Keble College faces onto Keble Road, just off the Banbury road, and also onto Parks Road, close to the Museum of Natural History. It was founded 1870 in memory of John Keble, at the height of the religious ‘Oxford Movement’. This had the specific religious purpose of reclaiming the lost Catholic heritage of the Church of England, and was one of many movements which, through history, have succeeded in dividing opinion in the mainstream Christianity of the country. In 1870 there were only 30 students at the College, drawn to its religious principles. However, the first warden ensured that science also got its share of the curriculum. Not everything was ‘religious’ here by any means – the College became notorious for its unlicensed boxing matches.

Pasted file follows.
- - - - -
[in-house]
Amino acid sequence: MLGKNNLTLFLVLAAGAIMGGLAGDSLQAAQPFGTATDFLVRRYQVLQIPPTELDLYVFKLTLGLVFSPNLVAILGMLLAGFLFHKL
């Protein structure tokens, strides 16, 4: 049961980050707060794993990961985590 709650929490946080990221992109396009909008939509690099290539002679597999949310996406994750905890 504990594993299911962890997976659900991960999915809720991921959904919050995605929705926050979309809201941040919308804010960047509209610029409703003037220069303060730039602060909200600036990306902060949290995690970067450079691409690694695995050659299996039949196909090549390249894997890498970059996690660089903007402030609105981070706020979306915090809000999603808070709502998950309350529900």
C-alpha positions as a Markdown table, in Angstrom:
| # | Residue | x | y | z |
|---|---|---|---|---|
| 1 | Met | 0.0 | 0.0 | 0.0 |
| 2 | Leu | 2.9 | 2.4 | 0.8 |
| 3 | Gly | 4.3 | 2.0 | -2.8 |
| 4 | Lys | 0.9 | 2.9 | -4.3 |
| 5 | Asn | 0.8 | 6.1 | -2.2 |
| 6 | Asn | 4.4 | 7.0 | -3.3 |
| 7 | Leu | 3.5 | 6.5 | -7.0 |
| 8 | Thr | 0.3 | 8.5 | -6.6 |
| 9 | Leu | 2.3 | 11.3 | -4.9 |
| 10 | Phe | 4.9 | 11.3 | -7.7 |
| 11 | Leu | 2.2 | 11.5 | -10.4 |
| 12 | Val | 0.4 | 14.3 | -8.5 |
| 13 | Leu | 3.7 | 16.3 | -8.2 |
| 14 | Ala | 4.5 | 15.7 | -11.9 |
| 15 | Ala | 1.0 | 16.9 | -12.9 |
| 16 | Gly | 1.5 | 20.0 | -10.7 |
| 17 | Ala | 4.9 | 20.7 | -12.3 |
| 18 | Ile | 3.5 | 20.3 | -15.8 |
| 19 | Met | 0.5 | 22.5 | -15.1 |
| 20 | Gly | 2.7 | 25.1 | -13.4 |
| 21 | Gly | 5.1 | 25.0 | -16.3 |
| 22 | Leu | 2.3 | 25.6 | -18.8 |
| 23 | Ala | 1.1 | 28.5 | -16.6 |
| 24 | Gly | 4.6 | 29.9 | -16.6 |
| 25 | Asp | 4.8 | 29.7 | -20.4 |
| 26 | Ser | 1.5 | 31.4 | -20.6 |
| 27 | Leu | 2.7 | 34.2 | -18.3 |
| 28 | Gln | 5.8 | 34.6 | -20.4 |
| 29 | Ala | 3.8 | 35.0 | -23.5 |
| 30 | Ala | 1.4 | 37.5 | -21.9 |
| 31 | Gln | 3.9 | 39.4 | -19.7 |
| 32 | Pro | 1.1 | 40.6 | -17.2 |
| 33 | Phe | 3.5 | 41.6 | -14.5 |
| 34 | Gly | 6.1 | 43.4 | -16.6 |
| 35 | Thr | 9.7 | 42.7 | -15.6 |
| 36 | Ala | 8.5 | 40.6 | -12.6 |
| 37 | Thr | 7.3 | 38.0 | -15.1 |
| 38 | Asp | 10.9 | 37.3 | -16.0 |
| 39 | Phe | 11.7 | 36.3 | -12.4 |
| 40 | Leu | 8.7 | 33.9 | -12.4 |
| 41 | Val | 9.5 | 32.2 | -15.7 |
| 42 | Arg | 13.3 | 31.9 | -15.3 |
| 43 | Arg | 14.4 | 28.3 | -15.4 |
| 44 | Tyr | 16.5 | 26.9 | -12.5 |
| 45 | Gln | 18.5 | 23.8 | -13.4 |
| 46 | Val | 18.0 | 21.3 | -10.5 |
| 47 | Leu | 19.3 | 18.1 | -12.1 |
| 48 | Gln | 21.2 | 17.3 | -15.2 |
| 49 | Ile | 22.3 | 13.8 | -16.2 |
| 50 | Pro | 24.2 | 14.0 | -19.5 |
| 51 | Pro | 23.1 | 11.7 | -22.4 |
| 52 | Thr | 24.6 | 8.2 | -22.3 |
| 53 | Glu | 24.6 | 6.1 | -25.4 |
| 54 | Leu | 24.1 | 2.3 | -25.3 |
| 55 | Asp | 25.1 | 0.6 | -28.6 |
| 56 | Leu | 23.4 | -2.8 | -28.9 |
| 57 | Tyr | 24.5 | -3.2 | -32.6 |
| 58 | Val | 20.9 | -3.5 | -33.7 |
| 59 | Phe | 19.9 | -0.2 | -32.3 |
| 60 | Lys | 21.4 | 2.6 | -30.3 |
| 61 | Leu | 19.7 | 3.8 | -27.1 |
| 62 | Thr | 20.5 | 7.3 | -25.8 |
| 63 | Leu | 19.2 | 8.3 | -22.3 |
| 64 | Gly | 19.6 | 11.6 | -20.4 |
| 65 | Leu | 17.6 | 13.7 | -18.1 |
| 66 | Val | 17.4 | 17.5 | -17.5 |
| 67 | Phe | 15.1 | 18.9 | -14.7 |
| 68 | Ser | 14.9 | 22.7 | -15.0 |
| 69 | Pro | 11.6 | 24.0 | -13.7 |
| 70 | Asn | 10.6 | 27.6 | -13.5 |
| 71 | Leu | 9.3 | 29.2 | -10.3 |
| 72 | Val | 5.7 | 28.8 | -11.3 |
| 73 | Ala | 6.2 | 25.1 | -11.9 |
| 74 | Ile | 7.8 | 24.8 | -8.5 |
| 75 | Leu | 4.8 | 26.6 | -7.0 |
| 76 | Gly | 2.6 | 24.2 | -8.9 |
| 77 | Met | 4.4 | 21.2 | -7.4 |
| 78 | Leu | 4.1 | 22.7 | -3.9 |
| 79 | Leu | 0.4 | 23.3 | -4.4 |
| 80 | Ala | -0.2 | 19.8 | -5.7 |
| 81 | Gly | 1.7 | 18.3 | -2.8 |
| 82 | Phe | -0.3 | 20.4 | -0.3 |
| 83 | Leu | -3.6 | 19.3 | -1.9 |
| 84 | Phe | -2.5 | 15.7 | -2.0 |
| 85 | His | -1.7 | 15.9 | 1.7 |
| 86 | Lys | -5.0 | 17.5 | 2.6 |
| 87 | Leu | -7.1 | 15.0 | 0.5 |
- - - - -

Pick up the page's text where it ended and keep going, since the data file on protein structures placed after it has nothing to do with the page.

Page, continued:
Keble is built from bricks of two different colours. The architect of the College, William Butterworth, claimed he “had a mission to give dignity with brick”. The stripes formed by the different bricks, however, led to the College being nicknamed The Holy Zebra. Some people love it, some don’t – see what you think!
The College can be visited between 2 pm and 5 pm. Highlights include::
- The ARCO building
- Main gate and Porter’s Lodge
- Newman Quad
- Sloane Robinson Building
- Dining Hall
- Pusey and Liddon Quad
The 4.5 acre grounds include beautiful gardens too, offering a tranquil environment for study and inspiration. The gardens attract many species of bird too.
Address: Oxford OX1 3PG
Tel: 01865 272727